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I am using 5.3.10 and trying to create closures in following manner, but it gives parse error. Can anyone tell me why it is giving parse error?

class ABC {
    public static $funcs = array(
        'world' => function() {
            echo "Hello,";
            echo "World!\n";
        },
        'universe' => function() {
            echo "Hello,";
            echo "Universe!\n";
        },
    ); 
}
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2 Answers

up vote 4 down vote accepted

The reason why this is not working is that in PHP it is not allowed to assign a closure directly to a (static) class variable initializer.

So for your code to work, you have to use this workaround:

<?php

class ABC {
    public static $funcs;
}

ABC::$funcs  = array(
        'world' => function() {
            echo "Hello,";
            echo "World!\n";
        },
        'universe' => function() {
            echo "Hello,";
            echo "Universe!\n";
        },
);

$func = ABC::$funcs['world'];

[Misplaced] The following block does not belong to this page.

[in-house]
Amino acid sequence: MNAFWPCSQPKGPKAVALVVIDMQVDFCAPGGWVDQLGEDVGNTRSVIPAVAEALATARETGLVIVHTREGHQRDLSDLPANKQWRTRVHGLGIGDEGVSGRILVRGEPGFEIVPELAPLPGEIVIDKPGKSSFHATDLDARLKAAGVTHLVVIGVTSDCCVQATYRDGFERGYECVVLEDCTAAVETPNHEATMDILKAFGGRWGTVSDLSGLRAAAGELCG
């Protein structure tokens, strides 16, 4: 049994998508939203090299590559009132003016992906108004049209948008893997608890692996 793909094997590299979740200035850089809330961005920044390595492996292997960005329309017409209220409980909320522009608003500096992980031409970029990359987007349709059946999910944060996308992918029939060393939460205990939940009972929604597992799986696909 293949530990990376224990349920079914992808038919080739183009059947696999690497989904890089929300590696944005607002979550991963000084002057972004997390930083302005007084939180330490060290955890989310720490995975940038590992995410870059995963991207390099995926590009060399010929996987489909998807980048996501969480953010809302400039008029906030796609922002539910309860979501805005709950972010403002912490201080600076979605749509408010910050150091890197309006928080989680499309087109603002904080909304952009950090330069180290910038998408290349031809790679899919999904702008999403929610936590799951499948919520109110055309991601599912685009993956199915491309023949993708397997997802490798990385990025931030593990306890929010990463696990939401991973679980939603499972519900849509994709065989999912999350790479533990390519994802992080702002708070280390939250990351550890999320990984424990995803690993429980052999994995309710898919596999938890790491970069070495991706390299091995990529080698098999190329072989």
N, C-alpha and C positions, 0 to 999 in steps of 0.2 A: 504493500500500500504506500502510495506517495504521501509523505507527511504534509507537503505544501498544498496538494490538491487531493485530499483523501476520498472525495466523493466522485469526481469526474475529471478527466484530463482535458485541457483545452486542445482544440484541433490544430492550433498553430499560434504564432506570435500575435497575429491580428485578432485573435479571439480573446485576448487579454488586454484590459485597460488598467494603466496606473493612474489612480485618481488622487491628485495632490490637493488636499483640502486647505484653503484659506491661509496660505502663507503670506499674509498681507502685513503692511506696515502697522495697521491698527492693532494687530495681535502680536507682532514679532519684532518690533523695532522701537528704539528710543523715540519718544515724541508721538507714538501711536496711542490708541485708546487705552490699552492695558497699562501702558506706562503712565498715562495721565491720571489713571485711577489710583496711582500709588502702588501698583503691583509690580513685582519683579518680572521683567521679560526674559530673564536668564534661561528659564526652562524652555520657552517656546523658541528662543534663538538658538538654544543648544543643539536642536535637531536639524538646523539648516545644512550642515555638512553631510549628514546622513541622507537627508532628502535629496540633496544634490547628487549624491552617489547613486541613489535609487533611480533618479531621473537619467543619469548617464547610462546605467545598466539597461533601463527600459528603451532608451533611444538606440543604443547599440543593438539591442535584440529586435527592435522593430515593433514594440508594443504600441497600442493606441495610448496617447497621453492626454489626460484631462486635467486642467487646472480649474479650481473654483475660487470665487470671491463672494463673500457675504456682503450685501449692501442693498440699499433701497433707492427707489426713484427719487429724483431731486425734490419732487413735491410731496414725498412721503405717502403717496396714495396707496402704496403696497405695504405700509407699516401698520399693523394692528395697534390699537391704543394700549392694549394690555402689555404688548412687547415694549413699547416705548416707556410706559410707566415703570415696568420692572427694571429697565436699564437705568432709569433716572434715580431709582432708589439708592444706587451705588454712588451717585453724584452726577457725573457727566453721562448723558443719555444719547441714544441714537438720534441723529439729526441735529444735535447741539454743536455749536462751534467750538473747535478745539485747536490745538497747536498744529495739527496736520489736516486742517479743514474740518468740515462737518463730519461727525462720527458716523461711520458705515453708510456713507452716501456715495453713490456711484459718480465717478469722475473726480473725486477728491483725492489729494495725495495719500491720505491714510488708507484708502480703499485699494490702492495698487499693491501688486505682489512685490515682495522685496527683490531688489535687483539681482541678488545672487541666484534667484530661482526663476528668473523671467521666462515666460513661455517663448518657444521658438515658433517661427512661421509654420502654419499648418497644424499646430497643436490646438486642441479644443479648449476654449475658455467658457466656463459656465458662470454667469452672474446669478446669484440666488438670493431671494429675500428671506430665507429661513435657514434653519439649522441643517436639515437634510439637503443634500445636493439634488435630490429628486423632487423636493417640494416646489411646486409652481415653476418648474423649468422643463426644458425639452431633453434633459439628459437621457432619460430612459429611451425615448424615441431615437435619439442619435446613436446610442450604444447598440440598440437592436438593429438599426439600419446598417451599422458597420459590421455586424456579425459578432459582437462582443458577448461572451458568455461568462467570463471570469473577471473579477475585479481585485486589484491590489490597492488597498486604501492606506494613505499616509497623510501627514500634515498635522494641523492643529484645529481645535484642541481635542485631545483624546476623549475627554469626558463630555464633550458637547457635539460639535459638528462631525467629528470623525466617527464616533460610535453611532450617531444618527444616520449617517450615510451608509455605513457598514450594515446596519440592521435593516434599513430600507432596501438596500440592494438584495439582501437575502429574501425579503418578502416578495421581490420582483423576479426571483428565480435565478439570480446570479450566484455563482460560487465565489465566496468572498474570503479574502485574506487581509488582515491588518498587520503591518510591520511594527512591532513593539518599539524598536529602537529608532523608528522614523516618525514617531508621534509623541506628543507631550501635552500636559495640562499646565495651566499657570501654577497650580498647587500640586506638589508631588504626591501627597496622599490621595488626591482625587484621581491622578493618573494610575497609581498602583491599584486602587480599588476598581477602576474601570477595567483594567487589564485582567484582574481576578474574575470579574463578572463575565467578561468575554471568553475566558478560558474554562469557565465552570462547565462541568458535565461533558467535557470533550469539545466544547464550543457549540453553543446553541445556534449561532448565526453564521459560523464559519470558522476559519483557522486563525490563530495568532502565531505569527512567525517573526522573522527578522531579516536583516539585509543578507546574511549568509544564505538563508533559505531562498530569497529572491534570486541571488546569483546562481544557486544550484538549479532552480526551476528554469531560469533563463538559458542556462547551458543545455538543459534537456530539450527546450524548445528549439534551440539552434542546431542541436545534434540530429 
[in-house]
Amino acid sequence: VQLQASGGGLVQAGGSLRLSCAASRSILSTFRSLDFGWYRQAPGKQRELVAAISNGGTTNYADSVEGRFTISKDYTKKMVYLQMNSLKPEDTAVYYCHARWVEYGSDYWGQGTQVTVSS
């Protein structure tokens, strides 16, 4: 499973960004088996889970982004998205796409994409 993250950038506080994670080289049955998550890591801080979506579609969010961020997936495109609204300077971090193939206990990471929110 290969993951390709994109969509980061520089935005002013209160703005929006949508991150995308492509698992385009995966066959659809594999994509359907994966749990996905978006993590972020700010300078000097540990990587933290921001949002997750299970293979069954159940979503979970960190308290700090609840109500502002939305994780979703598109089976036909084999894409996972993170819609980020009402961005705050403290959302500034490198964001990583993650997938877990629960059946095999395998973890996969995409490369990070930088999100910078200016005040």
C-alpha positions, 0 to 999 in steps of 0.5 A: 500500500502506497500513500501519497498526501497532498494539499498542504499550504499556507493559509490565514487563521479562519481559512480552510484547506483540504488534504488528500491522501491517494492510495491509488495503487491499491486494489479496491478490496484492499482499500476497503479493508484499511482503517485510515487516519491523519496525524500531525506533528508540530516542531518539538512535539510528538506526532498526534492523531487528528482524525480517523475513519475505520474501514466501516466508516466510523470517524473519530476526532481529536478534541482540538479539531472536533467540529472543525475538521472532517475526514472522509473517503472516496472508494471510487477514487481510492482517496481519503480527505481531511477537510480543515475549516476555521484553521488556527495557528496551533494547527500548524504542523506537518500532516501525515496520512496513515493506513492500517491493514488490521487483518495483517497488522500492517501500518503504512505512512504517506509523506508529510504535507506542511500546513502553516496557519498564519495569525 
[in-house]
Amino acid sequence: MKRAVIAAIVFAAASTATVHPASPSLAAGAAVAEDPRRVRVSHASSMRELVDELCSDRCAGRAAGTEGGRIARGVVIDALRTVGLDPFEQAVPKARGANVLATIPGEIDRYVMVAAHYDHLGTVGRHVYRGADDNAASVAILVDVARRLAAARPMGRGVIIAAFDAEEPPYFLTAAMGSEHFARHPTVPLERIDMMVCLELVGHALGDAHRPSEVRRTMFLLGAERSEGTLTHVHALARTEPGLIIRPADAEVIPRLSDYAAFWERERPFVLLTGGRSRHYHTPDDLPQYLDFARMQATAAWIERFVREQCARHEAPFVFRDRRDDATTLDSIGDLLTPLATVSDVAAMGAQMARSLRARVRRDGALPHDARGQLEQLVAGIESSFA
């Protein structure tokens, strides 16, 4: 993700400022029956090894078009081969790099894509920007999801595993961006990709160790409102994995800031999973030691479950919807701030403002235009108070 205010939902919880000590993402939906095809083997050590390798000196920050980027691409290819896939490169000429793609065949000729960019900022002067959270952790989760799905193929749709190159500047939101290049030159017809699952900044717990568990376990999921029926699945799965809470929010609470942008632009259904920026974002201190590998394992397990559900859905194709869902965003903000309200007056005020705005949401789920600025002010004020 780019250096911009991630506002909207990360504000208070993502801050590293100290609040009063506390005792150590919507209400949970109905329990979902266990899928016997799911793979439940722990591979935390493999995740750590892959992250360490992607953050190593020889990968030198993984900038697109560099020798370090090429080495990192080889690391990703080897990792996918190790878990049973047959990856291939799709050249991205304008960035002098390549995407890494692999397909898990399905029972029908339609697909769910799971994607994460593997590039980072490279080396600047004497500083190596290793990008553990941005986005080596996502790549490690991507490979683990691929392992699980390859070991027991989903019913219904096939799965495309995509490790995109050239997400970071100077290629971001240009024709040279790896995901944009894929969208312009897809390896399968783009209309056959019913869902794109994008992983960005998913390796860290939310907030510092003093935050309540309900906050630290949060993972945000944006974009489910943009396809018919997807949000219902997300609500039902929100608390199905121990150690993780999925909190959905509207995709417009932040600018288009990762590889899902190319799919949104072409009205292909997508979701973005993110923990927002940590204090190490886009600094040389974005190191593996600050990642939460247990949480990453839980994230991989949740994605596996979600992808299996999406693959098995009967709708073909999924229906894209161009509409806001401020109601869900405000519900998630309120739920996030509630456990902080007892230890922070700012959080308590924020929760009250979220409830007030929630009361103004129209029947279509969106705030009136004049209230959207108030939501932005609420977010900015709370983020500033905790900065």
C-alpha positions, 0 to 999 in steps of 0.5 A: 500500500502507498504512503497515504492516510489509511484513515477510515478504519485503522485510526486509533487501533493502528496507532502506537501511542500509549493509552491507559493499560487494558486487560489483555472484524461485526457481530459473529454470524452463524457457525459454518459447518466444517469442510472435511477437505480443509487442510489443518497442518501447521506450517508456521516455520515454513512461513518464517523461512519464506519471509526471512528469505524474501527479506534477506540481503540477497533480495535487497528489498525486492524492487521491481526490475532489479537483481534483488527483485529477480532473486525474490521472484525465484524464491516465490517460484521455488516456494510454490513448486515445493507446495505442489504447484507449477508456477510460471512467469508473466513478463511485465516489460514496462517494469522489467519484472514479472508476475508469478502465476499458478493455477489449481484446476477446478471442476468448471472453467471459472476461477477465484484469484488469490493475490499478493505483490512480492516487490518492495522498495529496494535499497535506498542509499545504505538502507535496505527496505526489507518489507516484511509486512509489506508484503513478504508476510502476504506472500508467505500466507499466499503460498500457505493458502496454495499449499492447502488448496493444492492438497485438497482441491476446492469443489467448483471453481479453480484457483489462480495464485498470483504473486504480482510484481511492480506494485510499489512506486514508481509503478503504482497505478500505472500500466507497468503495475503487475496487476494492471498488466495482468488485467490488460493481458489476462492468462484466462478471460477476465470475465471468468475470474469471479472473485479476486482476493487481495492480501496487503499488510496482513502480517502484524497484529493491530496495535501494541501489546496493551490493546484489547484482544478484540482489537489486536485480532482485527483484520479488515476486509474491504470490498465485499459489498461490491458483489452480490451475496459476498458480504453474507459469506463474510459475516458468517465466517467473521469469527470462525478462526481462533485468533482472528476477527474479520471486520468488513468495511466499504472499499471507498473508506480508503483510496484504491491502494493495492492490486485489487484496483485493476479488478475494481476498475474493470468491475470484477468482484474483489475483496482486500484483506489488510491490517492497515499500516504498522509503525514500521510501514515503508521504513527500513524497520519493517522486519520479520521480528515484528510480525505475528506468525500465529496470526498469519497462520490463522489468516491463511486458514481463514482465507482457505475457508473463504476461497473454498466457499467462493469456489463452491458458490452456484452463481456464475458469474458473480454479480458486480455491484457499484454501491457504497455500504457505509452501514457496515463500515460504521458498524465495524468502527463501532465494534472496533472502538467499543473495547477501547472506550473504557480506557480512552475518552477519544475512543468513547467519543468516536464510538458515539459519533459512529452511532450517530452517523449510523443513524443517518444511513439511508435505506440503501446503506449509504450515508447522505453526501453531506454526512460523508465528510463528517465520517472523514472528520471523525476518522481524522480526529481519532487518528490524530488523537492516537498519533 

$func();

The workaround is taken from the answer to this question on Stack Overflow: PHP: How to initialize static variables

Btw, notice that it is also not possible to call the function directly via ABC::$funcs['world'](). For this to work you would have to use PHP >= 5.4 which introduced function array dereferencing.

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Static properties can only be initialized using literals or constants. From the PHP manual at http://php.net/manual/en/language.oop5.static.php:

Like any other PHP static variable, static properties may only be initialized using a literal or constant; expressions are not allowed. So while you may initialize a static property to an integer or array (for instance), you may not initialize it to another variable, to a function return value, or to an object.

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